Name Variations in Canadian Indexes and RecordsEdit This Page
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Before you decide your ancestor is not in an index or record, try the suggestions in this guide. Identifying your ancestor's name in indexes and records may be difficult because of:
- Spelling errors and spelling changes over time.
- Errors in reading handwriting.
- Foreign surnames modified to sound more British.
- Errors made by an indexer.
- Errors made by the transcriber of a record.
What You Are Looking For
Ways to overcome problems finding your ancestor's name in indexes and records.
These 4 steps will help you identify your ancestor's name in indexes and records.
Step 1. If you can't find the record, check if the name is spelled a different way.
Two kinds of spelling errors are found in records and indexes:
- The transcriber or indexer misreads the original or mistypes the index entry.
- The creator of the records misspells the name in the original record.
The following table lists problems and suggests possible solutions:
|Look for the middle instead of the first name.||For example, instead of the name, "WALKER, George Herbert" try "WALKER, Herbert."|
|Vowels||Look for the name spelled with different vowels. For example, look for GILLESPIE under GALLESPIE, GELLESPIE, GOLLESPIE, GULLESPIE, or GYLLESPIE.|
|Double letters||Search the index for the name with double letters added or deleted. For example, for the name FULLER, try FULER. For the name BAKER, try BAKKER.|
|Transposed letters||Look for the name spelled with each of the first four letters transposed. For example, look for name WIGHTMAN under IWGHTMAN, WGIHTMAN, WIHGTMAN, and WIGTHMAN.|
|Misread letters|| Old handwriting is often a challenge to read. Use the Commonly Misread Letters Table to find letters which were possibly substituted in the spelling of the name.
Using this table the name CARTER might be searched for under GARTER, EARTER, OARTER, CEARTER, CEIRTER, CAETER, CASTER and so forth. For further suggestions, see:
Step 2. Apply the suggestions.
Using your ancestor's name, experiment with the suggestions made in the table above. Try possible:
- Alternative or phonetic spellings. Remember to check Spelling Substitution Tables.
- Handwriting alternatives.
- Typos and inadvertent spelling errors.
- Indexing errors.
Step 3. Search the original record.
If the record is a copy, the transcriber may have misread the original record. Find the original record by:
- Checking the Family History Library Catalog to see if the original record has been filmed. If so, obtain the film, and photocopy the original page in question. To search the Family History Library Catalog on the Internet, click on Search for Ancestors on this screen, select Custom Search, and click on Family History Library Catalog.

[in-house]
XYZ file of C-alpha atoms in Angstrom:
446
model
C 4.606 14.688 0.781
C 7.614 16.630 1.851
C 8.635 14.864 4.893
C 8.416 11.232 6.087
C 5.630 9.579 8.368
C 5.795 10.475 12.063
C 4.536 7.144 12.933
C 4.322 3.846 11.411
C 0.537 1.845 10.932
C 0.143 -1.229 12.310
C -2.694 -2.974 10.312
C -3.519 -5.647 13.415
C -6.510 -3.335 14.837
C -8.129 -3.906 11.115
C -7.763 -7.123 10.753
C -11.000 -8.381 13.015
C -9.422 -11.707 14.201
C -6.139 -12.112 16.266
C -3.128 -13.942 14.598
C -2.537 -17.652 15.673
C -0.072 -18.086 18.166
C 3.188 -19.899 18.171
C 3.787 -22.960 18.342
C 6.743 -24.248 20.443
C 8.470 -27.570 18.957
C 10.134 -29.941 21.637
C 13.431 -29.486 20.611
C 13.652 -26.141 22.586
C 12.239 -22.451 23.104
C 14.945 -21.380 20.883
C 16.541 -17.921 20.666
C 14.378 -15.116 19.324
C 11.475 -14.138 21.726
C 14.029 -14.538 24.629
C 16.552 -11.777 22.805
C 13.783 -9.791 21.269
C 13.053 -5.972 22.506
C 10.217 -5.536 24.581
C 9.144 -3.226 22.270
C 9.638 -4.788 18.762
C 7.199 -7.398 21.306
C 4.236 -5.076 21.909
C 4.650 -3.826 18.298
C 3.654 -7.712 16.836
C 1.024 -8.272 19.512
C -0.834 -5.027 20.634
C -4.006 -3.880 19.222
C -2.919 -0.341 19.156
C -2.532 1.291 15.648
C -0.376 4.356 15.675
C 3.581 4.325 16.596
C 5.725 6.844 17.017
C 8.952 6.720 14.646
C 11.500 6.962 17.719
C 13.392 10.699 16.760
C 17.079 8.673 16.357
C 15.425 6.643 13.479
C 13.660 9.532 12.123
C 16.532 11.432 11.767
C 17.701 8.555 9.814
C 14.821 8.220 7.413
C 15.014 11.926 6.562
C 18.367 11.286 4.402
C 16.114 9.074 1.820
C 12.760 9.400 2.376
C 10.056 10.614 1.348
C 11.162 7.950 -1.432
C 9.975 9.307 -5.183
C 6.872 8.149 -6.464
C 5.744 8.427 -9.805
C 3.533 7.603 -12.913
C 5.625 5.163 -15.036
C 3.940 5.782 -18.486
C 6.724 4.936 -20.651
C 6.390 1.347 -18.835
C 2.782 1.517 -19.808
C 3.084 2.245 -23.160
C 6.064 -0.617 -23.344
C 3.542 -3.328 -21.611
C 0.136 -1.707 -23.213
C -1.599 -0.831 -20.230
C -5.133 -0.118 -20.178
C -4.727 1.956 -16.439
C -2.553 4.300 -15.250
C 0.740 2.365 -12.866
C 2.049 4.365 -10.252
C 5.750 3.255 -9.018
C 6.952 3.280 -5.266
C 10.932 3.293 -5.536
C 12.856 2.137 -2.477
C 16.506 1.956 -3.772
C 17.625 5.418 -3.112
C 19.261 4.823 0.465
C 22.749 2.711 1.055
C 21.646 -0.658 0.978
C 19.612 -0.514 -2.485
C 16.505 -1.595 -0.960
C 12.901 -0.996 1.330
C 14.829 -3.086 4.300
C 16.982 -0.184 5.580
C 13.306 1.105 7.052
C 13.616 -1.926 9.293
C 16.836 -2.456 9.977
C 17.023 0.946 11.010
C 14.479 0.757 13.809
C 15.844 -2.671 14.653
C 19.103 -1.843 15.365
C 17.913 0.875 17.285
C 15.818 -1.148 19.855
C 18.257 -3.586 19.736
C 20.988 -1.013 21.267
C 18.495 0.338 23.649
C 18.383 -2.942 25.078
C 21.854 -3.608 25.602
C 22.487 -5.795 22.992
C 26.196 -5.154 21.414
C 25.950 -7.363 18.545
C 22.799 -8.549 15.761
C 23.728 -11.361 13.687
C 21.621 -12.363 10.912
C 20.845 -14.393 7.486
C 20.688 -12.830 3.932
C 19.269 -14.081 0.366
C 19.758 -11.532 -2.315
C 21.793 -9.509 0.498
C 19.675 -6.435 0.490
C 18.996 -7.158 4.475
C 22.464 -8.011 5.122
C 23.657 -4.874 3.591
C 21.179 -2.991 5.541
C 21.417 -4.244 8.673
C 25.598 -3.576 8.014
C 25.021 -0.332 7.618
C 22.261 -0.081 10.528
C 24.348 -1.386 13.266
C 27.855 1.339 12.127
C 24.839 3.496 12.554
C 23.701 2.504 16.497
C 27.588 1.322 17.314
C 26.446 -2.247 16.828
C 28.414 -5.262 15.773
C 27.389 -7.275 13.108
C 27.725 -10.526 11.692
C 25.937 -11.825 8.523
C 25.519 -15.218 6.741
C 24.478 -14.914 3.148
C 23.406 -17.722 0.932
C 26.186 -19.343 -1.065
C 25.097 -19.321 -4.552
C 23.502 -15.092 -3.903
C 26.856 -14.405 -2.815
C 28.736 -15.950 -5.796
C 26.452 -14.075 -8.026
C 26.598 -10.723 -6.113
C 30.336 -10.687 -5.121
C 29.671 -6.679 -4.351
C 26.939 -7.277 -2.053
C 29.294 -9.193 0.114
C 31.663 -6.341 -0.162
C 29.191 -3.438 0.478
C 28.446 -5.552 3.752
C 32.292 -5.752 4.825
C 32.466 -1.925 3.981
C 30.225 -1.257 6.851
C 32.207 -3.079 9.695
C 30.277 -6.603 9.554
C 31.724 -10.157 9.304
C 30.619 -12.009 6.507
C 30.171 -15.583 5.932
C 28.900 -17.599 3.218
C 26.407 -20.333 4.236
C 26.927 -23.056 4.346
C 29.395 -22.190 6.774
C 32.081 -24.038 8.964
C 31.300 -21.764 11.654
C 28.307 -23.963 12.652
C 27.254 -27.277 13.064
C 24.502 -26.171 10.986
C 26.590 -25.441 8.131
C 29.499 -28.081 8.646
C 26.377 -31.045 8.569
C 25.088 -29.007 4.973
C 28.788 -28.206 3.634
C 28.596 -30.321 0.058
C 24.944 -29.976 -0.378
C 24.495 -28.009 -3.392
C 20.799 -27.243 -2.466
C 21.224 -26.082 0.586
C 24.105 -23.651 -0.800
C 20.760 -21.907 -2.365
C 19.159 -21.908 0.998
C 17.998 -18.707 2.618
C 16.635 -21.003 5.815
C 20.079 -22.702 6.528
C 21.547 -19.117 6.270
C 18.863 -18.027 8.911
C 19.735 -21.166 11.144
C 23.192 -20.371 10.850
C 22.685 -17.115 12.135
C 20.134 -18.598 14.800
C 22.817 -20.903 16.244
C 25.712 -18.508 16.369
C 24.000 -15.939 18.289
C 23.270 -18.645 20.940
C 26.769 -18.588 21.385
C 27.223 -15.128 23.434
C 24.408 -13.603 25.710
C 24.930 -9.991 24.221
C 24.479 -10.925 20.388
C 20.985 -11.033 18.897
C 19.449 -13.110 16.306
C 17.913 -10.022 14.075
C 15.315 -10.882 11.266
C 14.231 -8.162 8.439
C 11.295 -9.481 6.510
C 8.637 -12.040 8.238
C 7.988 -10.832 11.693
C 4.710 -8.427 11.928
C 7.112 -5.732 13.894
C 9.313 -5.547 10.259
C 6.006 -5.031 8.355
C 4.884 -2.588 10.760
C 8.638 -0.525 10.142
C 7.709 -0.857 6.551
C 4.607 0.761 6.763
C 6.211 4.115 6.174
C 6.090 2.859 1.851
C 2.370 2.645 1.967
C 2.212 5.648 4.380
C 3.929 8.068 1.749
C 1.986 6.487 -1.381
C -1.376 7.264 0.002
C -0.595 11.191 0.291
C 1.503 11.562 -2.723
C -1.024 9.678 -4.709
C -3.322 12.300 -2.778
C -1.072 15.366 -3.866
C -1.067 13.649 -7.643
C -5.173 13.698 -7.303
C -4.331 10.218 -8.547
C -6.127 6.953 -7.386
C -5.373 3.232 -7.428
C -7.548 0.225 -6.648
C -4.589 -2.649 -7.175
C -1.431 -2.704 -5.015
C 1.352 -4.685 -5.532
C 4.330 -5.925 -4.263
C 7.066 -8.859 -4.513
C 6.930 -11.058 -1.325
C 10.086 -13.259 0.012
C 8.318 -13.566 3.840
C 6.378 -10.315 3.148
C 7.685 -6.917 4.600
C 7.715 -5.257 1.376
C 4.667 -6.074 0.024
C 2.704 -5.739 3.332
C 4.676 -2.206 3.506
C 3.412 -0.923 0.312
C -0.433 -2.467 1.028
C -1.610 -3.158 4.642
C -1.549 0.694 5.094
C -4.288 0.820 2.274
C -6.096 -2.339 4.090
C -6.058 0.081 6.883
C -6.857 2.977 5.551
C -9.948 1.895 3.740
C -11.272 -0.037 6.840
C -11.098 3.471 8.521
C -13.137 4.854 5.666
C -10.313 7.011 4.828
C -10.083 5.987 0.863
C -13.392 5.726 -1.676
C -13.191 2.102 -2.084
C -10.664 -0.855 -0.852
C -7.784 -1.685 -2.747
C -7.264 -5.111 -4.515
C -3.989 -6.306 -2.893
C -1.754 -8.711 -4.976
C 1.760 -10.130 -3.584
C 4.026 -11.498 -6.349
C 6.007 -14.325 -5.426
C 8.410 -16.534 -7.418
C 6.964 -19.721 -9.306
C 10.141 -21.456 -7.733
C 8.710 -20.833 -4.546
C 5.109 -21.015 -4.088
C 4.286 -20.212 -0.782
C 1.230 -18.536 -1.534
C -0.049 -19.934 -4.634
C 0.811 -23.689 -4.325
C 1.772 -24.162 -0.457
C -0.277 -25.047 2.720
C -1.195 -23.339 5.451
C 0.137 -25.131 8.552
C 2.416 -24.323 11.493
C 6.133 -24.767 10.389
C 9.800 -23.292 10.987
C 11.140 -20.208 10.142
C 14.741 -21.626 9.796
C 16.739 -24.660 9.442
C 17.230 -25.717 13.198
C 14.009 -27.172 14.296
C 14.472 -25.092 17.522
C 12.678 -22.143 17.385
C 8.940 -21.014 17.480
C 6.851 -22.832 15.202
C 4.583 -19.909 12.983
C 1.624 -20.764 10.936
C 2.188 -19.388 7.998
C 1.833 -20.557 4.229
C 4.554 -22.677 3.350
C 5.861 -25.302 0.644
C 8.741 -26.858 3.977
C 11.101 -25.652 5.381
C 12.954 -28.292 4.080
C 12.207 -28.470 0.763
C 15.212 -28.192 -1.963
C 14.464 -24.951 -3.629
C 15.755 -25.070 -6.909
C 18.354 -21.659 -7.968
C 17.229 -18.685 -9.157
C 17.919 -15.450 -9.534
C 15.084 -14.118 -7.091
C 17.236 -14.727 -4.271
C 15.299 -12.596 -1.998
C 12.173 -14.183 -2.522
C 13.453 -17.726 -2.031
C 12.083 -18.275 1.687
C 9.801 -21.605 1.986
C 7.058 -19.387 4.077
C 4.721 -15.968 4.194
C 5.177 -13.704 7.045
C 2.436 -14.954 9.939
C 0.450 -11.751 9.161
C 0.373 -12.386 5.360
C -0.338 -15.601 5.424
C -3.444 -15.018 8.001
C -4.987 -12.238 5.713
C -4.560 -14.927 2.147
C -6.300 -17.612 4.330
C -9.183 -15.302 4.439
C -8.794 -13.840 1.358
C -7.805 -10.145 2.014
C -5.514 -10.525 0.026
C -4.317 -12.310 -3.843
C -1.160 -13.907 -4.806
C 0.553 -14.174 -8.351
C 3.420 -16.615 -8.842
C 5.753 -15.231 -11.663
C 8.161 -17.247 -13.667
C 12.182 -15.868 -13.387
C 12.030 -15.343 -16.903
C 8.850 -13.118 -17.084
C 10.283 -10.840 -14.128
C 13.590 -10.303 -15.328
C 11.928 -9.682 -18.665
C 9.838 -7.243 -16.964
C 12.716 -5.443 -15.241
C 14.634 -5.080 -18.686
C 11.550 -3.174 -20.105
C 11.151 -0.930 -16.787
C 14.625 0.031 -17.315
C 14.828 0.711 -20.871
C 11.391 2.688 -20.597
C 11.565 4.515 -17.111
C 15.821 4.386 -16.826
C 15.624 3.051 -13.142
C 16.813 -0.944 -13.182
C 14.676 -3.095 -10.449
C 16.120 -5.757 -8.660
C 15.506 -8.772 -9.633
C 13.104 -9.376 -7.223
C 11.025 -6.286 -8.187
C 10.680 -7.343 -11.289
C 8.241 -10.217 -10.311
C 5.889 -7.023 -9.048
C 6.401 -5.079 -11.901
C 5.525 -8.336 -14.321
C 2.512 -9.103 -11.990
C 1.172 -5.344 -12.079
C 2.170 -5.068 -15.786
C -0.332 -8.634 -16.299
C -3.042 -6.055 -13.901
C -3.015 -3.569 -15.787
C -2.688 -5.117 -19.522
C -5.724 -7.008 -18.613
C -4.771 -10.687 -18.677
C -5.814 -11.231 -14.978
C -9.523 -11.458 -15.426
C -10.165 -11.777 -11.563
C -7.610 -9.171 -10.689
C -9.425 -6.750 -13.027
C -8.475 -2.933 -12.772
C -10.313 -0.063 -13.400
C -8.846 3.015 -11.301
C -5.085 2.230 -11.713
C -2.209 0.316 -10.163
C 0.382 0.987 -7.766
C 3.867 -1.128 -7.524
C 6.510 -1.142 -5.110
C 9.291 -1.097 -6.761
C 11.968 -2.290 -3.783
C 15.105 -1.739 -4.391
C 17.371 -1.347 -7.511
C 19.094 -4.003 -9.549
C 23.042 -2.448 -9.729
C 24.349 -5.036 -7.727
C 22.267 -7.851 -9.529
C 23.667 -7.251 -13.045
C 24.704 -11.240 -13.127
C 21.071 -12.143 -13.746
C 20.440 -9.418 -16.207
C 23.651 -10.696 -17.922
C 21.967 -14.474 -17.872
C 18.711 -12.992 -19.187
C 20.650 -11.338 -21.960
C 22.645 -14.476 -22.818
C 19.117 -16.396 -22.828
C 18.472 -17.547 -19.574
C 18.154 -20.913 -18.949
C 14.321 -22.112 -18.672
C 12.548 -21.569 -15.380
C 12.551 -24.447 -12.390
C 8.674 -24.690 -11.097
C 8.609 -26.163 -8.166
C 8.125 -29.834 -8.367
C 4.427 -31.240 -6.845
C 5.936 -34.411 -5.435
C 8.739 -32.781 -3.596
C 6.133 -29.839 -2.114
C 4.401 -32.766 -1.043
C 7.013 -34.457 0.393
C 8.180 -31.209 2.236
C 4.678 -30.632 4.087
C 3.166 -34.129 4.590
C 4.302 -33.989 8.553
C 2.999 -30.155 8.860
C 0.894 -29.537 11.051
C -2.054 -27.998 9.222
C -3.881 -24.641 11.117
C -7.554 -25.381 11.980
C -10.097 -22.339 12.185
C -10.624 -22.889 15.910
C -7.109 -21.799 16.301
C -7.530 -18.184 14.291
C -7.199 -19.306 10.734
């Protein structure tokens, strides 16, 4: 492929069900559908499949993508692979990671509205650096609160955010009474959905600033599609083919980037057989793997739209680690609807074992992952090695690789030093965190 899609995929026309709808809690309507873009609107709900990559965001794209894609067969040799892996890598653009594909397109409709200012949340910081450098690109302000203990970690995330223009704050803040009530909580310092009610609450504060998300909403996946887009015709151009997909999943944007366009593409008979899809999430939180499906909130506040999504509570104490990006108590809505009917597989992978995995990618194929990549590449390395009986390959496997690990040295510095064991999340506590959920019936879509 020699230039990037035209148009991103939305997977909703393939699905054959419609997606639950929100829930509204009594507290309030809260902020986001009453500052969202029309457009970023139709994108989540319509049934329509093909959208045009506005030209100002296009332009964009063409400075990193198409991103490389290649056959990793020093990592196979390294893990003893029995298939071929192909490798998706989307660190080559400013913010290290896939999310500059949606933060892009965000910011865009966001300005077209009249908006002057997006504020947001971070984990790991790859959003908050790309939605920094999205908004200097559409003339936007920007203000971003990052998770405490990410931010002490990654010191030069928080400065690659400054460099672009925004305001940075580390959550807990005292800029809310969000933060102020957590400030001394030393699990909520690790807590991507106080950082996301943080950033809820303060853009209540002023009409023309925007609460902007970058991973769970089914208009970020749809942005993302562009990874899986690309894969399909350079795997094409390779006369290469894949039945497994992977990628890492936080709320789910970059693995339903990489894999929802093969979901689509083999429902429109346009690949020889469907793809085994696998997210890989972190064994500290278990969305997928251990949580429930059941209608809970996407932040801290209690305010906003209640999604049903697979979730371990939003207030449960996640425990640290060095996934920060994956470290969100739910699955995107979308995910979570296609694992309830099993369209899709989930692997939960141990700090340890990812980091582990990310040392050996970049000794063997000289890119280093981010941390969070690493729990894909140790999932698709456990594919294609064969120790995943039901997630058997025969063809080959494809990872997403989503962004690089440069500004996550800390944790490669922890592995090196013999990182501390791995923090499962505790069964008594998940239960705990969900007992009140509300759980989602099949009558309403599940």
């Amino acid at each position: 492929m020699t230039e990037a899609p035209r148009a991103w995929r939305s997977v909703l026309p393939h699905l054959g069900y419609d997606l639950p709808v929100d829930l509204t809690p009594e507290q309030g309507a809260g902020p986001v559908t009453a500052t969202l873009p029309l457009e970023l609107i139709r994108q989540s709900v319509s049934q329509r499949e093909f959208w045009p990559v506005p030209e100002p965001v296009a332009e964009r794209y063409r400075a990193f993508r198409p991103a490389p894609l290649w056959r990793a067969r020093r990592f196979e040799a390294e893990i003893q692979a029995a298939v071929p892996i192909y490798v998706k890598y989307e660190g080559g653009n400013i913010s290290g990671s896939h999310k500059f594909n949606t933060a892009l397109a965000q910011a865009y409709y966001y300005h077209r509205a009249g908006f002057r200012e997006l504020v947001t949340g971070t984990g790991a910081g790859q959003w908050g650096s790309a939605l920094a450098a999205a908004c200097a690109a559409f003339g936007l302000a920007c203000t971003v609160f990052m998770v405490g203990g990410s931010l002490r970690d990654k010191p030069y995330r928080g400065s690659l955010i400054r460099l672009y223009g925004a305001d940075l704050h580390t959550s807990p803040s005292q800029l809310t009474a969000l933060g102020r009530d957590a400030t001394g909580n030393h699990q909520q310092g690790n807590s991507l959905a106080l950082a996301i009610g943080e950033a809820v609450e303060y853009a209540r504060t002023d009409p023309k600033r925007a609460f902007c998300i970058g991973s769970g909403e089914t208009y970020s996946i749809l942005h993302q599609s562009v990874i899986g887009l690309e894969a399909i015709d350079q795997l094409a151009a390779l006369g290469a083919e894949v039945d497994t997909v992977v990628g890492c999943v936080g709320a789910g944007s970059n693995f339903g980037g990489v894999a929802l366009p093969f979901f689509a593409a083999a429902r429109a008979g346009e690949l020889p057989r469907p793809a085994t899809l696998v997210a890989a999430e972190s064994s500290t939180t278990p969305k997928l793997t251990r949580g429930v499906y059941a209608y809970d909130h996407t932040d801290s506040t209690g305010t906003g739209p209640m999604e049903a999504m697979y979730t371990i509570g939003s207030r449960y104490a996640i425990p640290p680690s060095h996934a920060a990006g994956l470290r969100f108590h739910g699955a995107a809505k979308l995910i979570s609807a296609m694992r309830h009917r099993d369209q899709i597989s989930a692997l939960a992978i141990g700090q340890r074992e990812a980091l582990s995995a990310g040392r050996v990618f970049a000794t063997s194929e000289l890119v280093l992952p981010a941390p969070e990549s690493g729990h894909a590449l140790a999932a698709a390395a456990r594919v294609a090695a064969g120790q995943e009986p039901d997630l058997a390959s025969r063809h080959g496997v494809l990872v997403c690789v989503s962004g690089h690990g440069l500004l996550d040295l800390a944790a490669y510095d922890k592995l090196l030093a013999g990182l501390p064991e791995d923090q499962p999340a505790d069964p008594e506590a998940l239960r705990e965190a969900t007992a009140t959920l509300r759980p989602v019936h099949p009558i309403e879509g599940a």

- Writing to the place where the original record may be housed, such as a court house, provincial archives, or church. Ask for a photocopy of the page you need.
Compare the copy of the record with the original record, watching for the suggestions made in the table above.
Step 4. Look for relatives in an index.
Look for the names of parents, children, brothers or sisters, and uncles or aunts in the index. If you find relatives in the index, view the original record to see if the person you want is mentioned in the record but was missed by the indexer.
For further information on this principle, see Your Ancestor had a FAN Club.
It is frustrating to go to an index or a record where you believe your ancestor should appear and not find the person listed. This happens for a number of reasons.
In the past, people were not consistent about the spelling of their surnames. For example, Shakespeare spelled his own name several different ways. Do not rely on the spelling of a surname as a proof in genealogy. Thinking of alternative spellings is a key to success in genealogy research.
Handwriting has changed considerably over the centuries. Therefore, learn to recognize "ff" or "fs" as the old form of a double "s." Other similar keys for letter recognition will help you recognize your ancestor's name when you see it.
Many were illiterate and could not tell a record keeper how to spell their name. Others came to Canada from different countries. Either the person or a record keeper may have translated a French Canadian name into English or modified the spelling of the name in records, or the record keeper may have misunderstood the informant when he said his name.
All these factors explain why sometimes it is a challenge to find your ancestor in records, even when the person is there.